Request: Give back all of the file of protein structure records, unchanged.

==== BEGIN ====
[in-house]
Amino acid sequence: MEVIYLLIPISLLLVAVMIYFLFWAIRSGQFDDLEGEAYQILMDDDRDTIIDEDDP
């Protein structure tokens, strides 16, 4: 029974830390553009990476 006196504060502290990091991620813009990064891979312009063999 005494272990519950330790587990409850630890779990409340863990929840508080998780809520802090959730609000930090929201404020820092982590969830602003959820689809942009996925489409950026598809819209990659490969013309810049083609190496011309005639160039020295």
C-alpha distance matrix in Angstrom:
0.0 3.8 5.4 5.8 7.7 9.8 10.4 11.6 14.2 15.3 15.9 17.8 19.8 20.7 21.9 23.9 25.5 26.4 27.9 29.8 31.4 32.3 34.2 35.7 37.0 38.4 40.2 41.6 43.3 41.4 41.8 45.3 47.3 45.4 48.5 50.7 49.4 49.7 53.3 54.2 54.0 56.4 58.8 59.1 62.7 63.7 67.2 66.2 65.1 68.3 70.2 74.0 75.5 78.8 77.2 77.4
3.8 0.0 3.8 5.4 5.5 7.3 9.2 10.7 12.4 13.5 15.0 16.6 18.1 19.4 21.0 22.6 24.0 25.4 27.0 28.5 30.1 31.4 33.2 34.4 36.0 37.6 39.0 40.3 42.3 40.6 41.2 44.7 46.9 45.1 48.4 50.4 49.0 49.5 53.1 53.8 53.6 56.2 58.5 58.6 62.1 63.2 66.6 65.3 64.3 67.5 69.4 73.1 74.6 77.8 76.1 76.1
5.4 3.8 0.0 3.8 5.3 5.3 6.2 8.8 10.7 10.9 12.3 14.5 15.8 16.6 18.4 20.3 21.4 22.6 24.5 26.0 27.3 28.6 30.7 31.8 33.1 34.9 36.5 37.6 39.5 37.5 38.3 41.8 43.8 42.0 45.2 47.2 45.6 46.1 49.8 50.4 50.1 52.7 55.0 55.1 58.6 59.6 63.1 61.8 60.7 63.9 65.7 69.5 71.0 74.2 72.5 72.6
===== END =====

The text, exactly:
[in-house]
Amino acid sequence: MEVIYLLIPISLLLVAVMIYFLFWAIRSGQFDDLEGEAYQILMDDDRDTIIDEDDP
């Protein structure tokens, strides 16, 4: 029974830390553009990476 006196504060502290990091991620813009990064891979312009063999 005494272990519950330790587990409850630890779990409340863990929840508080998780809520802090959730609000930090929201404020820092982590969830602003959820689809942009996925489409950026598809819209990659490969013309810049083609190496011309005639160039020295």
C-alpha distance matrix in Angstrom:
0.0 3.8 5.4 5.8 7.7 9.8 10.4 11.6 14.2 15.3 15.9 17.8 19.8 20.7 21.9 23.9 25.5 26.4 27.9 29.8 31.4 32.3 34.2 35.7 37.0 38.4 40.2 41.6 43.3 41.4 41.8 45.3 47.3 45.4 48.5 50.7 49.4 49.7 53.3 54.2 54.0 56.4 58.8 59.1 62.7 63.7 67.2 66.2 65.1 68.3 70.2 74.0 75.5 78.8 77.2 77.4
3.8 0.0 3.8 5.4 5.5 7.3 9.2 10.7 12.4 13.5 15.0 16.6 18.1 19.4 21.0 22.6 24.0 25.4 27.0 28.5 30.1 31.4 33.2 34.4 36.0 37.6 39.0 40.3 42.3 40.6 41.2 44.7 46.9 45.1 48.4 50.4 49.0 49.5 53.1 53.8 53.6 56.2 58.5 58.6 62.1 63.2 66.6 65.3 64.3 67.5 69.4 73.1 74.6 77.8 76.1 76.1
5.4 3.8 0.0 3.8 5.3 5.3 6.2 8.8 10.7 10.9 12.3 14.5 15.8 16.6 18.4 20.3 21.4 22.6 24.5 26.0 27.3 28.6 30.7 31.8 33.1 34.9 36.5 37.6 39.5 37.5 38.3 41.8 43.8 42.0 45.2 47.2 45.6 46.1 49.8 50.4 50.1 52.7 55.0 55.1 58.6 59.6 63.1 61.8 60.7 63.9 65.7 69.5 71.0 74.2 72.5 72.6